Those new neighbourhoods include Port Loop in Birmingham, where homes built for the first phase of the development, on a former industrial site surrounded by canals, are modular townhouses of between 1,000 and 1,500 square feet with internal layouts customised by their owners. Earlier this year, Sekisui House bought a 35% stake in Urban Splash and invested £22m in a new joint venture, Urban Splash House Holdings. This has increased capacity at Urban Splash’s modular homes factory at Alfreton in the East Midlands, which will now build 2,000 modular homes a year. The UK government’s housing delivery agency, Homes England, has also taken a 5%, £3m stake in the new entity and provided a debt facility worth £27m.

“The important thing now is that we’ve got very experienced partners working with us, and that will enable us to grow quickly, but in a much more controlled way,” says Curnuck. “That means we can achieve more.” Headcount had reached 136 in 2008, then fell to 56, but is now over 100 again, in 2014 Urban Splash refinanced its remaining debts and formed a joint venture with another property company, the Pears Group, to manage 35 assets, including a major project, the Fort Dunlop complex in Birmingham, a familiar landmark to anyone who’s driven through the city on the M6. “One of the consequences of the recession was a move to work more on joint venture relationships,” explains Curnuck.

“Previously, we relied on residential sales and commercial property sales. We now have our joint venture with Places for People; and we earn management fees from our work with Pears and asset management fees on the commercial side. Profits from residential sales activity come in on top of that. “We now have a family of companies. We have a residential fund, we have the original Urban Splash company, and we now have a demerged new-build housing business focused on modular housing. We’re building larger schemes – we’ve done schemes in the past that may have had more homes, but in terms of scale and area this is completely different. These will be new cities and neighbourhoods.”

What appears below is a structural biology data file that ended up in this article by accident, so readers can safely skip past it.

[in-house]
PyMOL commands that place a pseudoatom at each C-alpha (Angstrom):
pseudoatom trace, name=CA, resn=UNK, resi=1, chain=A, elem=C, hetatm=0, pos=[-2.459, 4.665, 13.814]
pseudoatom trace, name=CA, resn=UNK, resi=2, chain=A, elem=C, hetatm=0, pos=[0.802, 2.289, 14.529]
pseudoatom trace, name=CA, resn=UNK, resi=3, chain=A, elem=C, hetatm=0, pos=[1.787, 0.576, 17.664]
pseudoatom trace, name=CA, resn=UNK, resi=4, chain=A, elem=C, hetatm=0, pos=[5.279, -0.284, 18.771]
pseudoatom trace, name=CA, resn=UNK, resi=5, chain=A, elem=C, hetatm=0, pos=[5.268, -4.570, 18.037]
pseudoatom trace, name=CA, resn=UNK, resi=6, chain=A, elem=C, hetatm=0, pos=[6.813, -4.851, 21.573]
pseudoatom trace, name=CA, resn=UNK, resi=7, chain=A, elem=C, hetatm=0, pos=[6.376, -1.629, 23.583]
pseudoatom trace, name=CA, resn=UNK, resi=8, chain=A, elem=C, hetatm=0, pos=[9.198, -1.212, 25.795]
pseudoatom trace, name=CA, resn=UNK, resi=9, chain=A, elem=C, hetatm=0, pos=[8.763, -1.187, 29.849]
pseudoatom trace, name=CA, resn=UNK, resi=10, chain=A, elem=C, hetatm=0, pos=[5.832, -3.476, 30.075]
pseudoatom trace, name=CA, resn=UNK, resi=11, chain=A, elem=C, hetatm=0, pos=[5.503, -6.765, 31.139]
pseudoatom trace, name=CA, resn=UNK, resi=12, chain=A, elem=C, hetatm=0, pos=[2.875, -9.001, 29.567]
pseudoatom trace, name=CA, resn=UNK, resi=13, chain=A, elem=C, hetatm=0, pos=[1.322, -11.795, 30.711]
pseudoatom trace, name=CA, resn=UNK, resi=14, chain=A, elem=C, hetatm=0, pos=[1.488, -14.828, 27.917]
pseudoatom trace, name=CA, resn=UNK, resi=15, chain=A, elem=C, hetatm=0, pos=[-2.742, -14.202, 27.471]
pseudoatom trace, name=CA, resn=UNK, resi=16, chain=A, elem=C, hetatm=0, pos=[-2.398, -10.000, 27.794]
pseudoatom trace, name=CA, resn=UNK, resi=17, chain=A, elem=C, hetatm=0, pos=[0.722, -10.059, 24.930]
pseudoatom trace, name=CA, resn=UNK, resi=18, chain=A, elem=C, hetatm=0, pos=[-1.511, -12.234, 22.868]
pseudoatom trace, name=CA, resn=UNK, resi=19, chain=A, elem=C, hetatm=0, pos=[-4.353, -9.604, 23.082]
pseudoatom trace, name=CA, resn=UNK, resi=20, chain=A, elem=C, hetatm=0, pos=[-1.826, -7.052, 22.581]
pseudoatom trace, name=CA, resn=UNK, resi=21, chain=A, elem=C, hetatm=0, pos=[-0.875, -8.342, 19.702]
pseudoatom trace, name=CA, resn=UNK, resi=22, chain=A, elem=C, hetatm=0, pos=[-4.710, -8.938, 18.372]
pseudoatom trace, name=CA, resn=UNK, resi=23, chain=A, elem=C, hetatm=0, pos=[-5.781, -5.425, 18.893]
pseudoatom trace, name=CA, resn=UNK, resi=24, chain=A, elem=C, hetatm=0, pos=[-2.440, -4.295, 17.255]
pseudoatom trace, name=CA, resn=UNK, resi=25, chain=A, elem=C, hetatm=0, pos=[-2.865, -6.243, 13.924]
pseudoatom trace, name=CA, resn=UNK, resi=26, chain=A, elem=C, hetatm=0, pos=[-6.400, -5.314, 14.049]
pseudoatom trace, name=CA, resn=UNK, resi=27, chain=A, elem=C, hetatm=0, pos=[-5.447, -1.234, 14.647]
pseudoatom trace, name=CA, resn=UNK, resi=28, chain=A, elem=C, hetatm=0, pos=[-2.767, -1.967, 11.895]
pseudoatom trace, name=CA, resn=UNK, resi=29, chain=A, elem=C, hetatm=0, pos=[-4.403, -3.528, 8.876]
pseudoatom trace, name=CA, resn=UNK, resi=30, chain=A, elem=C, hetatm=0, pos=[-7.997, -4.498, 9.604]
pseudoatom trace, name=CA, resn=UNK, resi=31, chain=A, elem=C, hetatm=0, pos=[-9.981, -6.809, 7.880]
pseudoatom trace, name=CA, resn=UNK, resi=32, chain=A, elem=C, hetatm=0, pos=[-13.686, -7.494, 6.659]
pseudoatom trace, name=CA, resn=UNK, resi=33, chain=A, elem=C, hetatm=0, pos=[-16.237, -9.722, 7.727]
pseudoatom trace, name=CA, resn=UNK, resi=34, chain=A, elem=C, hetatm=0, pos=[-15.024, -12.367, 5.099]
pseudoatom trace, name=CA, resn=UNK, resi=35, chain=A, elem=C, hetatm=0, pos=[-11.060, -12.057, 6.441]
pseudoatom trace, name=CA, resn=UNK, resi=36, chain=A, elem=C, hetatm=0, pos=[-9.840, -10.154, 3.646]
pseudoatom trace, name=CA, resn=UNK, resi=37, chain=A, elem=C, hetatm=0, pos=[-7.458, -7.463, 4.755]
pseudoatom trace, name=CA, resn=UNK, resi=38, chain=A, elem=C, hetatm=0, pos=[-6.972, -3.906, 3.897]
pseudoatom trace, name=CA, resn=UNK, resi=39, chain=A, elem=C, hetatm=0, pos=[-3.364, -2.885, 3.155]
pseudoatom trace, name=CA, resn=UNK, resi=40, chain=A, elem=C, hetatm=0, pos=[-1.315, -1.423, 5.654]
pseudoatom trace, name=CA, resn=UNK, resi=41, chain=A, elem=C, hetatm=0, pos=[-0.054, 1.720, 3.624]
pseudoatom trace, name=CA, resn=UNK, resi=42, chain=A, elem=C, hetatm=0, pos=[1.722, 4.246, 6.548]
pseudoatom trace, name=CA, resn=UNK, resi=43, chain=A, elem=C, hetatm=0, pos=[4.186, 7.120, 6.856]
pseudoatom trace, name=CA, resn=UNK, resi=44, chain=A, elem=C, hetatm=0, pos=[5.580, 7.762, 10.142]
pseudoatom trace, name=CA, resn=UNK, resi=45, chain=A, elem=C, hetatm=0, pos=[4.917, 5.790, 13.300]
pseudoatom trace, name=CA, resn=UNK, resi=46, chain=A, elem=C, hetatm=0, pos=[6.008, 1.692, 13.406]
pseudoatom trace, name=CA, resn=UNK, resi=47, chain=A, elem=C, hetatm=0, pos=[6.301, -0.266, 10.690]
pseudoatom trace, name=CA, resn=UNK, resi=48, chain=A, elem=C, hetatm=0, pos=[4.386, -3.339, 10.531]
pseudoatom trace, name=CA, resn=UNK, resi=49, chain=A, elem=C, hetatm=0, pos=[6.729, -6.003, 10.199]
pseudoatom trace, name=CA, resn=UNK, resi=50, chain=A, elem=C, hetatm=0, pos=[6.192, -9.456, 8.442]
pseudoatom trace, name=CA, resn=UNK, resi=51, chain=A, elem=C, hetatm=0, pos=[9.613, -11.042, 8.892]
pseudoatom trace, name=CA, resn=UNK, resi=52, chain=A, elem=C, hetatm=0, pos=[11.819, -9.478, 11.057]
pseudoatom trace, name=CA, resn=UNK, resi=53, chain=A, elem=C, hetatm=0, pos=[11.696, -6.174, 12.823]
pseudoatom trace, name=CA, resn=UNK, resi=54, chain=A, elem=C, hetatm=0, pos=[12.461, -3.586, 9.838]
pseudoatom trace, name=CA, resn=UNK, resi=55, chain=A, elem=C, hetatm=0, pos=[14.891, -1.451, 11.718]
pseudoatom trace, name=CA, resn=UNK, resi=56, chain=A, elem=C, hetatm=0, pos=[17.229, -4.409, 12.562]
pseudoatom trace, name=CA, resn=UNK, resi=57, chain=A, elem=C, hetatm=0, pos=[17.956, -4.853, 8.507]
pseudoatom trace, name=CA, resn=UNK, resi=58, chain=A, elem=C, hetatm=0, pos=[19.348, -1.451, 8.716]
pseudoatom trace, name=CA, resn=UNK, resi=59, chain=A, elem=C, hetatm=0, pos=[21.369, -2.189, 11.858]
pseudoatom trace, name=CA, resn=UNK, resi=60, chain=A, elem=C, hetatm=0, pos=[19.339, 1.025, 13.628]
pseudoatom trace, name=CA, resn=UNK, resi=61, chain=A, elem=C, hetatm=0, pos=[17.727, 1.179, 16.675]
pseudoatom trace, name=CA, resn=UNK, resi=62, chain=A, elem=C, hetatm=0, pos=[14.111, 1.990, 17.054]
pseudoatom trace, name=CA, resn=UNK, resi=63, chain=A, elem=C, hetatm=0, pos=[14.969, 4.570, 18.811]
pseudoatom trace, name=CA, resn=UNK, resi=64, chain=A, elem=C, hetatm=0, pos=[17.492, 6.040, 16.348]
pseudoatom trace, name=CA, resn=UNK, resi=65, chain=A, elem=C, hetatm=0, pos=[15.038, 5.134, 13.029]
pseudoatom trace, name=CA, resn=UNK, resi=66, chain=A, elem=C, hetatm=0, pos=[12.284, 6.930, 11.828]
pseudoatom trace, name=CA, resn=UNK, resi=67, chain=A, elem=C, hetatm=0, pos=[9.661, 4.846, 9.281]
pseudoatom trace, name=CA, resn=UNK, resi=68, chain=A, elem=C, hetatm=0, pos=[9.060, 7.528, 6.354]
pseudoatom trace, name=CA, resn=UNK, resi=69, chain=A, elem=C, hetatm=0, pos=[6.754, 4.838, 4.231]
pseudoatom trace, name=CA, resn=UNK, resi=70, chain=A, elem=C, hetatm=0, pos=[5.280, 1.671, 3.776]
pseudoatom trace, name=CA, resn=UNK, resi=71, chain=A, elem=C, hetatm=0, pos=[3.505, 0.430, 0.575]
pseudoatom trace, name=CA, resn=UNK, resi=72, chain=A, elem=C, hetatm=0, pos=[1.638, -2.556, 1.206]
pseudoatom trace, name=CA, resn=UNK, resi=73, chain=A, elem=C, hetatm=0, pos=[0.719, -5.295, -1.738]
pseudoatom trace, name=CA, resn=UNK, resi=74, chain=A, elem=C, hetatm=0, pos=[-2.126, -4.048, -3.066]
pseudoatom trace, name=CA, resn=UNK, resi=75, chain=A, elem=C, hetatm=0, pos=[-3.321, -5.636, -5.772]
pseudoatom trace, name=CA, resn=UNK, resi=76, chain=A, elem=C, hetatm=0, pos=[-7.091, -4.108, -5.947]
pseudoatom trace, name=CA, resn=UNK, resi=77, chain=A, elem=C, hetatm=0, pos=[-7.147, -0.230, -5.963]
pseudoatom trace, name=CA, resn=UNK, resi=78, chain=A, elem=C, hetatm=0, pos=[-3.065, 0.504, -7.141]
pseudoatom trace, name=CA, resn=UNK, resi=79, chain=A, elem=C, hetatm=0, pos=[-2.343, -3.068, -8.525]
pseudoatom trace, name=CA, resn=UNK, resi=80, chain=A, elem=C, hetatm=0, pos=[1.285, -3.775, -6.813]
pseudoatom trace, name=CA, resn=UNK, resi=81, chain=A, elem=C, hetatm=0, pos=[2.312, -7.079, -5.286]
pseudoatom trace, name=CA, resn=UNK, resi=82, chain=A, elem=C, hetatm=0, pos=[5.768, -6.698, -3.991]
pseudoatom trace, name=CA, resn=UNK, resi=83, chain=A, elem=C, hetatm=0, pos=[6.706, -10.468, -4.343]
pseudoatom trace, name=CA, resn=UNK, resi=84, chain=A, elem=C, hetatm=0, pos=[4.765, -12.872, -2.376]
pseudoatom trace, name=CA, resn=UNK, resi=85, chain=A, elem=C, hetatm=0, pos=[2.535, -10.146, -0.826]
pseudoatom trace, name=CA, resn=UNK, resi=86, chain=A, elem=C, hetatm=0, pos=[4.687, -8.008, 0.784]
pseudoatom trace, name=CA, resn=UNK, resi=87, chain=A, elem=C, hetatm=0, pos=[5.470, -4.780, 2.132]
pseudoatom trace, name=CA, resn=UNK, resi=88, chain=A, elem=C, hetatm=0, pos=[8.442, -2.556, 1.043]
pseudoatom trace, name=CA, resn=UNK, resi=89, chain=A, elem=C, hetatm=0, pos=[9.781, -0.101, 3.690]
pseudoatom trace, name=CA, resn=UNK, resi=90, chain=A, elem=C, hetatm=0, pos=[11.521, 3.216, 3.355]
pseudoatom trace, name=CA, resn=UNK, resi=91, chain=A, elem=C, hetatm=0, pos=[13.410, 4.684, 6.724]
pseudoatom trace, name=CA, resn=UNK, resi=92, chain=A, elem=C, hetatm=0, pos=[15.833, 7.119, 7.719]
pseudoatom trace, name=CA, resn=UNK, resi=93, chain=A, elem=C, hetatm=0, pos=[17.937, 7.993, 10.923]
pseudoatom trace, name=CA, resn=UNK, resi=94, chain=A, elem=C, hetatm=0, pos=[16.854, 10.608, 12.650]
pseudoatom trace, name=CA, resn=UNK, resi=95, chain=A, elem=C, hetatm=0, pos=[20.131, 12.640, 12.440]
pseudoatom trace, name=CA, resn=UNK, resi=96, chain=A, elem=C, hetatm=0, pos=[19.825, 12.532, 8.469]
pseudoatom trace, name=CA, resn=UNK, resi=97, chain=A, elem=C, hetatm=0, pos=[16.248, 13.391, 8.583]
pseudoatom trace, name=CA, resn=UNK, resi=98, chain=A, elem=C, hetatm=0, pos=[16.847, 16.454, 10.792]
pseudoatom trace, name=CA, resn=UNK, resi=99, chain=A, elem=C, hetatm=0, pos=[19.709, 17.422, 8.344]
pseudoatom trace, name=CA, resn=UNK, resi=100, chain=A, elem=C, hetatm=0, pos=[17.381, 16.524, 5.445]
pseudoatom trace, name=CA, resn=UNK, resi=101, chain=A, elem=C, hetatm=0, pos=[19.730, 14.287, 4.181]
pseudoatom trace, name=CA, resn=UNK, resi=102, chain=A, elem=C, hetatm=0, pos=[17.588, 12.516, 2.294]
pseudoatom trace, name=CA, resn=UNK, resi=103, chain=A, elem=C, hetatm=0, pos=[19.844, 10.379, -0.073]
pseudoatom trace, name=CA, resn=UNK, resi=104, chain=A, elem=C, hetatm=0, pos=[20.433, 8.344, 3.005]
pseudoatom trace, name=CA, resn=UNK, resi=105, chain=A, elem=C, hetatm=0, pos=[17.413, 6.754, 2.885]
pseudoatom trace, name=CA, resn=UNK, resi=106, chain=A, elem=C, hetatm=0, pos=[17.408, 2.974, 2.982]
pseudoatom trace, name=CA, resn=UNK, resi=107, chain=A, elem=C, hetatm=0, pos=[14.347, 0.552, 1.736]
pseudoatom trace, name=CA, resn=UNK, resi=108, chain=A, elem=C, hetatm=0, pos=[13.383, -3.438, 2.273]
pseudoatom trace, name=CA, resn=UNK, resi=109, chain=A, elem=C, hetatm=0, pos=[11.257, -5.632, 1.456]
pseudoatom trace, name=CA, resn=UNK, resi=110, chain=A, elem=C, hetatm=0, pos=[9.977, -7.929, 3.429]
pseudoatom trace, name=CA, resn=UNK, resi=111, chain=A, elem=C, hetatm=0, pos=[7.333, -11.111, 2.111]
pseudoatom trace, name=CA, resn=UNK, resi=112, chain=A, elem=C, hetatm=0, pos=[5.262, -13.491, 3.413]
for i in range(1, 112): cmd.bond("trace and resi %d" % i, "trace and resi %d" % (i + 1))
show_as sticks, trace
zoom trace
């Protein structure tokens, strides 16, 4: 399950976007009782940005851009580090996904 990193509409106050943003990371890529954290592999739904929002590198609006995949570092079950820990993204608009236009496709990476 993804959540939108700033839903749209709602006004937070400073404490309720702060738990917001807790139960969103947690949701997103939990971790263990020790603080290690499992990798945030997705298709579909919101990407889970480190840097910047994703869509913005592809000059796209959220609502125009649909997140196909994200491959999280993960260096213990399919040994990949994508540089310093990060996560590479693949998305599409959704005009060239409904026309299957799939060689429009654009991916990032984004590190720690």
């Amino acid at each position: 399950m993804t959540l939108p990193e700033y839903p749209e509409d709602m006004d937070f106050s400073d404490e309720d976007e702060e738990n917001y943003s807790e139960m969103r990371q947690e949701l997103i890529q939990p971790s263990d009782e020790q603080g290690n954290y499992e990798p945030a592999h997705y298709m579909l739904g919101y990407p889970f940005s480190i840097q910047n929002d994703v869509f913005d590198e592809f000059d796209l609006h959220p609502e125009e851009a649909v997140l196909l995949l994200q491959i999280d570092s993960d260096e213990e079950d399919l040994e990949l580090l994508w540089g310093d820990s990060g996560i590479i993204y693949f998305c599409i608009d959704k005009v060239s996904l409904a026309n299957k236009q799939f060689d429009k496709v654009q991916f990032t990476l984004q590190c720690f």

Those new neighbourhoods include Port Loop in Birmingham, where homes built for the first phase of the development, on a former industrial site surrounded by canals, are modular townhouses of between 1,000 and 1,500 square feet with internal layouts customised by their owners. Earlier this year, Sekisui House bought a 35% stake in Urban Splash and invested £22m in a new joint venture, Urban Splash House Holdings. This has increased capacity at Urban Splash’s modular homes factory at Alfreton in the East Midlands, which will now build 2,000 modular homes a year. The UK government’s housing delivery agency, Homes England, has also taken a 5%, £3m stake in the new entity and provided a debt facility worth £27m. “The important thing now is that we’ve got very experienced partners working with us, and that will enable us to grow quickly, but in a much more controlled way,” says Curnuck. “That means we can achieve more.”

Headcount had reached 136 in 2008, then fell to 56, but is now over 100 again, not including employees at the modular housing factory. Curnuck’s role has also changed. “I’ve got some very good people around me, so I can take a slight step back to focus on the strategic growth of the family of businesses. It’s a different role: less hectic, but just as busy.” After 14 years, he is still very happy he joined a company that he believes has done so much good, through regeneration of the urban environment and by creating high-quality homes and places where businesses and other organisations can thrive. “To be associated with a business that does good things is very rewarding,” he says. “Urban Splash has a unique DNA. It was there when I joined, was there in the recession and is there now. That’s what has enabled us to grow again and attract new investment. It’s not just the ideas we have that our investors are buying into; it’s what the company represents.”



 

Topics